The appointment by former Gov. Mike Easley on his last day in office of two Raleigh lawyers to the Superior Court bench resulted in some unusual last-minute wrangling to get the incoming judges sworn in late Friday night.
Shannon Joseph and Bill R. Pittman took their oaths at 11 p.m. Friday night in a Wake County courtroom, in front of a crowd of more than 50 that gathered last-minute to watch the proceedings, Sarah Ovaska reports.
Joseph and Pittman’s appointments to special superior court bench will be good for the next five years. They’ll both have offices in the Wake County courthouse, but will preside over cases all over the state, depending on where they are needed.
Joseph, an administrative law judge for the N.C. Office of Administrative Hearings, had been tied up in High Point that afternoon in a hearing and couldn’t make it back to Raleigh until after the end of the business day.
Wake Senior Resident Superior Court Judge Donald Stephens, who administered the oaths, was on his way to the ball held that evening for Beverly Perdue, who took office the next morning, when he was asked to administer judicial oaths to Pittman and Joseph before Perdue became governor the next day.
The 11 p.m. slot Friday night seemed to be the time everyone could make, Stephens said. It was open to the public, he said, but acknowledged that it'd be hard for the public to know about the ceremony.
More after the jump.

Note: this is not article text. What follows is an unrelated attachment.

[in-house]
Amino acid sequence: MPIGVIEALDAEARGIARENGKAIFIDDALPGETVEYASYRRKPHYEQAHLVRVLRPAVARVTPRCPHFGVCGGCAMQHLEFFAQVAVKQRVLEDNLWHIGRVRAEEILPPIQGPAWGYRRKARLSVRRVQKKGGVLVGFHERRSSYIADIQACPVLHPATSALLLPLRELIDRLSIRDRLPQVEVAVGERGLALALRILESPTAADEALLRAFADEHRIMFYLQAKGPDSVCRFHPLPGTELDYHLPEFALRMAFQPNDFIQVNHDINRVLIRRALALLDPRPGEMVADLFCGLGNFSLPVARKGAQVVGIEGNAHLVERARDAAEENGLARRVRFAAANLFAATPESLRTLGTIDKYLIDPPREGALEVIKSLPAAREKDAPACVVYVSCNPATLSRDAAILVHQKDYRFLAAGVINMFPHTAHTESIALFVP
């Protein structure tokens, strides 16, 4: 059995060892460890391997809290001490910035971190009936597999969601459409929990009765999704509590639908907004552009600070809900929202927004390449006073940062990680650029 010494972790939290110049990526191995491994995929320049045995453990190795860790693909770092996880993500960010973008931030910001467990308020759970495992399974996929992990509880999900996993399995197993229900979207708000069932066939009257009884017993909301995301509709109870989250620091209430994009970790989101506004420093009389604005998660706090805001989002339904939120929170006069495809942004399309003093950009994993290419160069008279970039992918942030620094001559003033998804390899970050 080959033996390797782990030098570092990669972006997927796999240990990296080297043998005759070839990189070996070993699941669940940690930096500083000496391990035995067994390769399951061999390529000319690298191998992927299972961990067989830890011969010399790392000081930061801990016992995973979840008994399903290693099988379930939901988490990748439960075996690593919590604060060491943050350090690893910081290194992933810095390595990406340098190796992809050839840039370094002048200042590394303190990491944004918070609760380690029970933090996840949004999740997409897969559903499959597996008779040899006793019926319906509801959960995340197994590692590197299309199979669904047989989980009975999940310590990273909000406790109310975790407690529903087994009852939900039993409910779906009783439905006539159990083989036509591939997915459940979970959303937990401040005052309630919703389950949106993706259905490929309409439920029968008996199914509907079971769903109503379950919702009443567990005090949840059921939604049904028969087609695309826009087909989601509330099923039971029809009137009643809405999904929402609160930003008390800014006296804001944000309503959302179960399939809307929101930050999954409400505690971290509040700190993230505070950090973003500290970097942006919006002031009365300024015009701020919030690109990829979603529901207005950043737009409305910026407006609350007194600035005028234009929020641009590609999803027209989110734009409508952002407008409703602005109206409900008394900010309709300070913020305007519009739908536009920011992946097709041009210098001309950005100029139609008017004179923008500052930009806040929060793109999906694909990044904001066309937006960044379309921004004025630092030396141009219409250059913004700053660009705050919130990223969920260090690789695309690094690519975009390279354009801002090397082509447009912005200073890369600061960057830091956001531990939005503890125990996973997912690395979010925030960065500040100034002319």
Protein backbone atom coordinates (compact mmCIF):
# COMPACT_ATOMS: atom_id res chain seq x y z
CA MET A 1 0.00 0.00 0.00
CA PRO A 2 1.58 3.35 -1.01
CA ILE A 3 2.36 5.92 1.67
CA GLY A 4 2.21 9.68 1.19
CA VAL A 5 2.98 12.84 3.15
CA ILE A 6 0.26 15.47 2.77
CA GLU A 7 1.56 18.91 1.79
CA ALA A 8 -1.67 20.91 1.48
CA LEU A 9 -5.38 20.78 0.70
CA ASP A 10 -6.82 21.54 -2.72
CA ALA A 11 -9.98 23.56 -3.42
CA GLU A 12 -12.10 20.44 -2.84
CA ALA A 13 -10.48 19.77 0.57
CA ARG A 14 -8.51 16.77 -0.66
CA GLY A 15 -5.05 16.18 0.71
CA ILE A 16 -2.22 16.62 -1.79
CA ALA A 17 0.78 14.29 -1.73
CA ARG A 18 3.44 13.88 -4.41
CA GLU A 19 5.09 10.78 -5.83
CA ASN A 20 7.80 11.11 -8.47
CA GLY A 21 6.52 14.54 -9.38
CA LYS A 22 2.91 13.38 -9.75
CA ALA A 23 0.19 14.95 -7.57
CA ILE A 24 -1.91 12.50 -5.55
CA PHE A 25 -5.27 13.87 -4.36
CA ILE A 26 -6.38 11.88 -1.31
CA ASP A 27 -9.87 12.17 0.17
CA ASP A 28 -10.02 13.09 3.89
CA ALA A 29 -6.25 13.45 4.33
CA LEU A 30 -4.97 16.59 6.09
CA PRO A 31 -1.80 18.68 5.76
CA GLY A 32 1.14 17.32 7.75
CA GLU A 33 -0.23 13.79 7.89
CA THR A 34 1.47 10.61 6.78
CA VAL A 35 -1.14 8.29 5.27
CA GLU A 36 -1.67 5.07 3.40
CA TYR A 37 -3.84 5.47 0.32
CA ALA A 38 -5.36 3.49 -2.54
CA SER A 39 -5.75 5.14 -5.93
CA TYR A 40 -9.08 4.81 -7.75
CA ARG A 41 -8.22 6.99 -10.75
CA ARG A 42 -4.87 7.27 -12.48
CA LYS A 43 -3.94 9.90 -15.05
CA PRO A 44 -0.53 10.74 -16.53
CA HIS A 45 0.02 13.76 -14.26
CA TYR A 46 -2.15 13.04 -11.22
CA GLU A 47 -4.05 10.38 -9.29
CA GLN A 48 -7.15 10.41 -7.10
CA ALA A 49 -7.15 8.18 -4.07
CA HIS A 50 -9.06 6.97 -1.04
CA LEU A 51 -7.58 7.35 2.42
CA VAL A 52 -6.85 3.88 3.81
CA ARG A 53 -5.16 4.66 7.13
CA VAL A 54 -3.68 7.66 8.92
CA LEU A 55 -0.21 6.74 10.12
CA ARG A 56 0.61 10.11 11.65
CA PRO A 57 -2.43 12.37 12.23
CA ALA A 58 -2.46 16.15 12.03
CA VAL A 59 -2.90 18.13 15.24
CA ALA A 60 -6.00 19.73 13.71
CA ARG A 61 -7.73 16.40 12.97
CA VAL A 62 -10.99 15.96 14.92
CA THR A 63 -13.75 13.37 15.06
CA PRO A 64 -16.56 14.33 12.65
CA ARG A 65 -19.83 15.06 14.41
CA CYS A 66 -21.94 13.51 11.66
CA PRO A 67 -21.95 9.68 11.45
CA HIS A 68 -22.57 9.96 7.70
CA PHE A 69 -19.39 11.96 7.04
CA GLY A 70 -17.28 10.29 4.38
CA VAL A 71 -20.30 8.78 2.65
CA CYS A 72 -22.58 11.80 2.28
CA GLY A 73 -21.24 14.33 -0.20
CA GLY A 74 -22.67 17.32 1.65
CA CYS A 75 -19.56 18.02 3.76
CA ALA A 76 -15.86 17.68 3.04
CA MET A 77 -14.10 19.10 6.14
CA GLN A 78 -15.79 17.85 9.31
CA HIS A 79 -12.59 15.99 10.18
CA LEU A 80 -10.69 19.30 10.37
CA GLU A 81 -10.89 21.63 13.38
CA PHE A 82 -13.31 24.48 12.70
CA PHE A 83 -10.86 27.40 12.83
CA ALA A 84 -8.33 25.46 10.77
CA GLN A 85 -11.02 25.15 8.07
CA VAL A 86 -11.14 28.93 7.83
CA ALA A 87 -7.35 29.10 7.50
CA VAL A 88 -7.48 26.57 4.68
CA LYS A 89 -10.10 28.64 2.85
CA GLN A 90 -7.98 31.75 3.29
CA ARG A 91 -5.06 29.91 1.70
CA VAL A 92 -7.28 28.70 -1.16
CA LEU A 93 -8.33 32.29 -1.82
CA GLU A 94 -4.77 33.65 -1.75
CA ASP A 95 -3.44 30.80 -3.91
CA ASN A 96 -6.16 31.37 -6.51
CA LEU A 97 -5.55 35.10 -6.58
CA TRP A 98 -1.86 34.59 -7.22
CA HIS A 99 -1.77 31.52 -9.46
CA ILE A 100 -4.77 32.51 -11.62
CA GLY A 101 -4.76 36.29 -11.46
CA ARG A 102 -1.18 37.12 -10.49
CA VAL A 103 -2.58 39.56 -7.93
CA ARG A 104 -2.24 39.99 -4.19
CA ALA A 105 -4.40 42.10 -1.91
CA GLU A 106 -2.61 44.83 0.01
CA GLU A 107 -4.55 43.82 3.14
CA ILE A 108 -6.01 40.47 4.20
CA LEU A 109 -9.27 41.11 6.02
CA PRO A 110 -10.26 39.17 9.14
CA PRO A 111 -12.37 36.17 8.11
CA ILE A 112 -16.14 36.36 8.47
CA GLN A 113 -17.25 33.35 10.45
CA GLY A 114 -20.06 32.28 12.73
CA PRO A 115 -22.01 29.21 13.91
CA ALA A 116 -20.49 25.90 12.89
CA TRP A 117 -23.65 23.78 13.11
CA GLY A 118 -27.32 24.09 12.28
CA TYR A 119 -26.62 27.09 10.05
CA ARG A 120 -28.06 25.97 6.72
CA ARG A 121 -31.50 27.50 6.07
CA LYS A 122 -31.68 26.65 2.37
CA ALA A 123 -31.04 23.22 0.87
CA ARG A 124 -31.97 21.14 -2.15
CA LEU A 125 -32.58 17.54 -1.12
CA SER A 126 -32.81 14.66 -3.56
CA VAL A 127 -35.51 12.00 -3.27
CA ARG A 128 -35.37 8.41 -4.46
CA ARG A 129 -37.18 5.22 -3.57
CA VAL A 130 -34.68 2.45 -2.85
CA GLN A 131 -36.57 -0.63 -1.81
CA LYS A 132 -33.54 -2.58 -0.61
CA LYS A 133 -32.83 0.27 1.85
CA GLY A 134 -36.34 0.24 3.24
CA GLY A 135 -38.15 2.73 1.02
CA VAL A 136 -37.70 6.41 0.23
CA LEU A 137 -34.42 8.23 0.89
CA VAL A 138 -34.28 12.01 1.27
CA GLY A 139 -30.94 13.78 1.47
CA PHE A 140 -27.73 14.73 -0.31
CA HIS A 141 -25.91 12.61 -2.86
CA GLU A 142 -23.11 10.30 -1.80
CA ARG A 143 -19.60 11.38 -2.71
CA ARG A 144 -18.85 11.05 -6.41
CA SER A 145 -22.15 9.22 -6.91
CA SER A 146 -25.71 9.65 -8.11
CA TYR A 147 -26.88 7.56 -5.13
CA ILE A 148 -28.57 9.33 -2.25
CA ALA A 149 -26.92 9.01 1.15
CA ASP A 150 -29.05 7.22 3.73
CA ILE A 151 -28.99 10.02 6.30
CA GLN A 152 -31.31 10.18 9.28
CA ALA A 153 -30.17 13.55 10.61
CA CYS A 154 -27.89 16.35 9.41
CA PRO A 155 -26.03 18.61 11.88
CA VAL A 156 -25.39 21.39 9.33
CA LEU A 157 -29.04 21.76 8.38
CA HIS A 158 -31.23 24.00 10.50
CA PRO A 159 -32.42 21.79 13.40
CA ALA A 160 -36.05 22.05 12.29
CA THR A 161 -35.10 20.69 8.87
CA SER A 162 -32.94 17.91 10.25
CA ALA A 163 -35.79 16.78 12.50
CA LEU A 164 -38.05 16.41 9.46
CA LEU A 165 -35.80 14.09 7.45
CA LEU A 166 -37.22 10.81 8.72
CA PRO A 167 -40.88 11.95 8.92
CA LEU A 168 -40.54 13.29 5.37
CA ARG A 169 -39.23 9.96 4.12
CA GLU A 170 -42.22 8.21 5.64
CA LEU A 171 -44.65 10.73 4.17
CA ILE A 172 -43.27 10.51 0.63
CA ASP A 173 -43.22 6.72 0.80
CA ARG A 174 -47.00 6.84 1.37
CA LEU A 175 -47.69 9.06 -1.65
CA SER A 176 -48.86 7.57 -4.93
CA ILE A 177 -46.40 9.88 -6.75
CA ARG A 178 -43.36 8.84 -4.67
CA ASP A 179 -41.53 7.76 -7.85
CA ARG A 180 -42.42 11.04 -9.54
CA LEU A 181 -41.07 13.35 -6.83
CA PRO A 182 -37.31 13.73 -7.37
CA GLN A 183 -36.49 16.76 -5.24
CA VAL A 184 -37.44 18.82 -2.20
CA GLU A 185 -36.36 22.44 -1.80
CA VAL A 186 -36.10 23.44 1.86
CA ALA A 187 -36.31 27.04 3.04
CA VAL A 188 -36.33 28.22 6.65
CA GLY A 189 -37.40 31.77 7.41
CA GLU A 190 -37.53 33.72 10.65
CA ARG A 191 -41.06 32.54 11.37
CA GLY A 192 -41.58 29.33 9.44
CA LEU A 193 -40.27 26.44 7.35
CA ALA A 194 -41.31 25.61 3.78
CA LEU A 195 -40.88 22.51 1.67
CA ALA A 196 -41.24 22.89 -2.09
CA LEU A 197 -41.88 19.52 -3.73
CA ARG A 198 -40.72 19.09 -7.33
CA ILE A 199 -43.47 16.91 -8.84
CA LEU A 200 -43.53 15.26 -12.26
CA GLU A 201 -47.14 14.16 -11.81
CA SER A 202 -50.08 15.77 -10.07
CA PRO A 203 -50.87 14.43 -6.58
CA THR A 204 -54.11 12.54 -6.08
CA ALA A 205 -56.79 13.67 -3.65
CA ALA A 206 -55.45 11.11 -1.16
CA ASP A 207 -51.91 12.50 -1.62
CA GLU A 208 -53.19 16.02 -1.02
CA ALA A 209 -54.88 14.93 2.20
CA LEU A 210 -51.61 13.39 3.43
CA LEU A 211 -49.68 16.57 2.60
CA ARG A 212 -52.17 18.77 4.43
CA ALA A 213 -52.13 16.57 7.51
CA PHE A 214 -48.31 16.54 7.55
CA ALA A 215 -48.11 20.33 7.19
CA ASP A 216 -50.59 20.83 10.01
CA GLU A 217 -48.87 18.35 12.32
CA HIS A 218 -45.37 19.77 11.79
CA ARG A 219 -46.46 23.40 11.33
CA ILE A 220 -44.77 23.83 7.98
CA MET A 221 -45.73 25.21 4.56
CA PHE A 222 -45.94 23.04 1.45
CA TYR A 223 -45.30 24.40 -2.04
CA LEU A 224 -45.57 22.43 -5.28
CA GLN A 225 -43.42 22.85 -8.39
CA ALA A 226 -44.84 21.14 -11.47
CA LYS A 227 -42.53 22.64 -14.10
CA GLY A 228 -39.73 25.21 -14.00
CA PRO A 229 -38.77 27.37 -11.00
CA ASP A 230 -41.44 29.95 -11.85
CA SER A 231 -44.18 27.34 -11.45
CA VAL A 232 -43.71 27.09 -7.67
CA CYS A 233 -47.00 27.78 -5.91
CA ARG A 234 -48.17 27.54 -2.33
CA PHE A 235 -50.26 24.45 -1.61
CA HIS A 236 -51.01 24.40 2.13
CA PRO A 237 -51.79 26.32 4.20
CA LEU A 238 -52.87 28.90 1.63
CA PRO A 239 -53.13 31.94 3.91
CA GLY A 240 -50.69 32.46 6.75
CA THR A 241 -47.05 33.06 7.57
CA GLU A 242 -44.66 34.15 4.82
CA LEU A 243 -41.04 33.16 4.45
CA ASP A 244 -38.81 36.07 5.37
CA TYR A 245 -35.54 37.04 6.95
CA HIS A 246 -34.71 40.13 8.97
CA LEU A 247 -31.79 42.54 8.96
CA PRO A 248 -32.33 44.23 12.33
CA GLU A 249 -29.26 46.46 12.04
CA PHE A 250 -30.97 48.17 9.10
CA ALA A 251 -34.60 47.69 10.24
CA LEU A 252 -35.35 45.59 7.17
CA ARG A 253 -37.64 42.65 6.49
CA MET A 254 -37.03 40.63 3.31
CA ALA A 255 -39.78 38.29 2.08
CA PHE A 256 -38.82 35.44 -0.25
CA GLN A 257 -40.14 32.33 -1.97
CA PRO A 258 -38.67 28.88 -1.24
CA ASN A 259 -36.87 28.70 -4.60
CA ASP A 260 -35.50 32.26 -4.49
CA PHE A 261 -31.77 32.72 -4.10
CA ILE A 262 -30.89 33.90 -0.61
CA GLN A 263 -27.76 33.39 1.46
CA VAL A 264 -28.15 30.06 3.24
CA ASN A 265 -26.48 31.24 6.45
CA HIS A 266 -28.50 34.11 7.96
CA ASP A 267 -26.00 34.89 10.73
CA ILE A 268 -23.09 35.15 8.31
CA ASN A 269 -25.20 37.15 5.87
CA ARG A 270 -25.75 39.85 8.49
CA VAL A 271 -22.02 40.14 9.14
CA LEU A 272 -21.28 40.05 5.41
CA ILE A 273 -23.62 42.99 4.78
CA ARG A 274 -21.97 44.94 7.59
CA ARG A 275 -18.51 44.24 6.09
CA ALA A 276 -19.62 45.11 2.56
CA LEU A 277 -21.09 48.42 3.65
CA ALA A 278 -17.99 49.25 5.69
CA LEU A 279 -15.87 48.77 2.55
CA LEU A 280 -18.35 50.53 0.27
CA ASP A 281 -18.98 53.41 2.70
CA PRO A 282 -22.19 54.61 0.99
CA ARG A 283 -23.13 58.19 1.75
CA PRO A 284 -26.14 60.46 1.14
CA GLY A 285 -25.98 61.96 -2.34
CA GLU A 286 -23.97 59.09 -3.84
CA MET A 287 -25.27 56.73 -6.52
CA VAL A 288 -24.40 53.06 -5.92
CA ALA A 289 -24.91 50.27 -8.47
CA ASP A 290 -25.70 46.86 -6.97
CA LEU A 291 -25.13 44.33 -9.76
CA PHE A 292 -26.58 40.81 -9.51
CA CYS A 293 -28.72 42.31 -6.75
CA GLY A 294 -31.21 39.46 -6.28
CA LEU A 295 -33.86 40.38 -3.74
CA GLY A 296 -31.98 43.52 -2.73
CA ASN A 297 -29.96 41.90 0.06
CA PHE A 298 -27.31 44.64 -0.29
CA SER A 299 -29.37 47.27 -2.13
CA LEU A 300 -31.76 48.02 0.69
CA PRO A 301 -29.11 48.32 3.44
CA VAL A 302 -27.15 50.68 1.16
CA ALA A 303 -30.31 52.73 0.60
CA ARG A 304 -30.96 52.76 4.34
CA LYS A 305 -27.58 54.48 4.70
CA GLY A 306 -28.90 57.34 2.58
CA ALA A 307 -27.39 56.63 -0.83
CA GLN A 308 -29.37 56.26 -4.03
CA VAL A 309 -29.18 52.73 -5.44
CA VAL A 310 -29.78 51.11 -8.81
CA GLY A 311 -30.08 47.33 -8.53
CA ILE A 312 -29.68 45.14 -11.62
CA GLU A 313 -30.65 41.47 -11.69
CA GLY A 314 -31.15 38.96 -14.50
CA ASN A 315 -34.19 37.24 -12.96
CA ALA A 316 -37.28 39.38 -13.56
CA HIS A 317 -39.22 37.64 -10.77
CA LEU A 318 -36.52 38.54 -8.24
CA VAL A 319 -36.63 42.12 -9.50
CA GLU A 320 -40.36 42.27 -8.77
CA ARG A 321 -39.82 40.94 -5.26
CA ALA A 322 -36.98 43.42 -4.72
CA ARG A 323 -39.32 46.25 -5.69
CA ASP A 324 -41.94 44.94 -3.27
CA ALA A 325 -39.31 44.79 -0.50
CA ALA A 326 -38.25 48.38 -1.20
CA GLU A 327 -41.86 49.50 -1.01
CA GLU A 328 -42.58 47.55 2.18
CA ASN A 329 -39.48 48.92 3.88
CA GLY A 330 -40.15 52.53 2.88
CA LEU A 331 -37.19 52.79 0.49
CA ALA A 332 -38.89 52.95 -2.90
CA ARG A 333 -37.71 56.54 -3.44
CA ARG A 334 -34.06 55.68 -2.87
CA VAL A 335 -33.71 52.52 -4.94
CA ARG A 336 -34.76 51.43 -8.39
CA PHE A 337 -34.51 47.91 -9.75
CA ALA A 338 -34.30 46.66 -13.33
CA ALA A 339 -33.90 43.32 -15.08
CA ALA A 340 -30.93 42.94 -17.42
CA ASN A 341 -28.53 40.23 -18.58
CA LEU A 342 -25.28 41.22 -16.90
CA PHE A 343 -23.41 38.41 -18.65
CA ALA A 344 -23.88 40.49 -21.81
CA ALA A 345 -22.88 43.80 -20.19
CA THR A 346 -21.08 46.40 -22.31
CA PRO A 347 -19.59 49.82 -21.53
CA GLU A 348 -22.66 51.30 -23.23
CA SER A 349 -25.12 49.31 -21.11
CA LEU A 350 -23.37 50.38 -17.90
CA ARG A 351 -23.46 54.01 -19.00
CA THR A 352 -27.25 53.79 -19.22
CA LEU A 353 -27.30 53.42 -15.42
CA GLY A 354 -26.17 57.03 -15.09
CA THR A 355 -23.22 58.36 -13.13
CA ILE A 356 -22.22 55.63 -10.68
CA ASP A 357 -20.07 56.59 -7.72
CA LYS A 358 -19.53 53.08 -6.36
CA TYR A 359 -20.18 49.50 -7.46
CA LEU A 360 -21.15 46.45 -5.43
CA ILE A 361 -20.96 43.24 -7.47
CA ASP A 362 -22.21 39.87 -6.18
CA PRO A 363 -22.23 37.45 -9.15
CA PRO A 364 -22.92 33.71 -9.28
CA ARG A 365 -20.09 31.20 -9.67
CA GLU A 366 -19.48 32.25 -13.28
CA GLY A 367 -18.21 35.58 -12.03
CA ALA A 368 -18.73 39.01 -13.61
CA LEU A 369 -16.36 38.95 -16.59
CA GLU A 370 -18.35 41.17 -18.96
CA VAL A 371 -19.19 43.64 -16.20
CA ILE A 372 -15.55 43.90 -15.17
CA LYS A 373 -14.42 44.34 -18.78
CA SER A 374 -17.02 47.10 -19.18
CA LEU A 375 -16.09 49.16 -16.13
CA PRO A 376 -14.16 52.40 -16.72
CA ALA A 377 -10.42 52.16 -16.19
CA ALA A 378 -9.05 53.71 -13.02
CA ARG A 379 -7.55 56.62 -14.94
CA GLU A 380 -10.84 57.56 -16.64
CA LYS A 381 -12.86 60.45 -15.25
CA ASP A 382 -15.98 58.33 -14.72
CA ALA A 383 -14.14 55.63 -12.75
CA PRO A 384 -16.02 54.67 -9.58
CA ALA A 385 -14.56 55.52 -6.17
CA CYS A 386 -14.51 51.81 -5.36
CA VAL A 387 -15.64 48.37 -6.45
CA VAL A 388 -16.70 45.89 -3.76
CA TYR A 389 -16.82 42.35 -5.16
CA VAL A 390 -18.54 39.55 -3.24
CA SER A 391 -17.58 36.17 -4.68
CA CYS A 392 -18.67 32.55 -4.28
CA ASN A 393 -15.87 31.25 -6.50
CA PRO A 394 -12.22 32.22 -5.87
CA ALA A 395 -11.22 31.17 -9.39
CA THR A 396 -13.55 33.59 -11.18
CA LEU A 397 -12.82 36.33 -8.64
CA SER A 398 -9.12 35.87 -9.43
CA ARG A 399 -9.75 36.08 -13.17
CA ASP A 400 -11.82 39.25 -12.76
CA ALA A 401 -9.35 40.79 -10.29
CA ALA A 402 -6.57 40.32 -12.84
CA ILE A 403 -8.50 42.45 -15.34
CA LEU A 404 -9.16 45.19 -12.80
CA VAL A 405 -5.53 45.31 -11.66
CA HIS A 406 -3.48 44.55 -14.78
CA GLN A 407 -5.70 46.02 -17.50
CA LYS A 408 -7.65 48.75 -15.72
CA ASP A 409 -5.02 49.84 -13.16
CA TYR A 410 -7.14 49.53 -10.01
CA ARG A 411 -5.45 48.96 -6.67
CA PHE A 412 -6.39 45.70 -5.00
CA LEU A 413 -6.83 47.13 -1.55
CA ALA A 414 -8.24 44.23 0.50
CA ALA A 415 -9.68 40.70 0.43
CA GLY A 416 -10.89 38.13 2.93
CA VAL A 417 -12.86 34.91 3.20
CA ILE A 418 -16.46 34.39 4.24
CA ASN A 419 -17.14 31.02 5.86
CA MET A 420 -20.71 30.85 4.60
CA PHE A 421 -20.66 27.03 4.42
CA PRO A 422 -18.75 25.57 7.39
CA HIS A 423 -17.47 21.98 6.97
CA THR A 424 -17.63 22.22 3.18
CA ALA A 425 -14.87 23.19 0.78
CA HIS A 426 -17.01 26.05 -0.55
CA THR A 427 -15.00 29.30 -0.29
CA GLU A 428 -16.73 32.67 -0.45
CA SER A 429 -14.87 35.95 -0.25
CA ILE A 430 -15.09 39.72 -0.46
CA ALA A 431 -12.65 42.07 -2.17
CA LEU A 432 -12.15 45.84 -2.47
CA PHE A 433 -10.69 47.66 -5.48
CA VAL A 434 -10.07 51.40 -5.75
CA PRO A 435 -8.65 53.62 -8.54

Pittman, who is now in the process of shutting down his private practice specializing in governmental relations, lobbying and utility law, said he’d made hints for years that he’d like the job but didn’t know he was seriously being considered until last week.
Joseph said she didn’t know she was being considered until the middle of last week, and is not sure who brought up her name to Easley.
"It’s not something I had been campaigning for and applying for until I was being considered," she said.
Joseph’s husband Ripley Rand, son of Senate majority leader Tony Rand, a Fayetteville Democrat, also got the same nod from Easley in December 2006, after Rand lost an election seeking his own place on the superior court bench. The younger Rand is also rumored to be on a short list to be the next U.S. Attorney for the Eastern District of North Carolina.
Both Pittman and Joseph have made frequent donations to Democratic causes and candidates in the state. Pittman has given $1,700 in donations to Easley since 1992, while Joseph gave $250 to Easley in 2004.
Both said they're eager to get to work, and that eagerness meant getting sworn in as soon as possible.
"We can both do a ceremonial thing later if we want it," Pittman said. "It was important for me to go ahead and get started."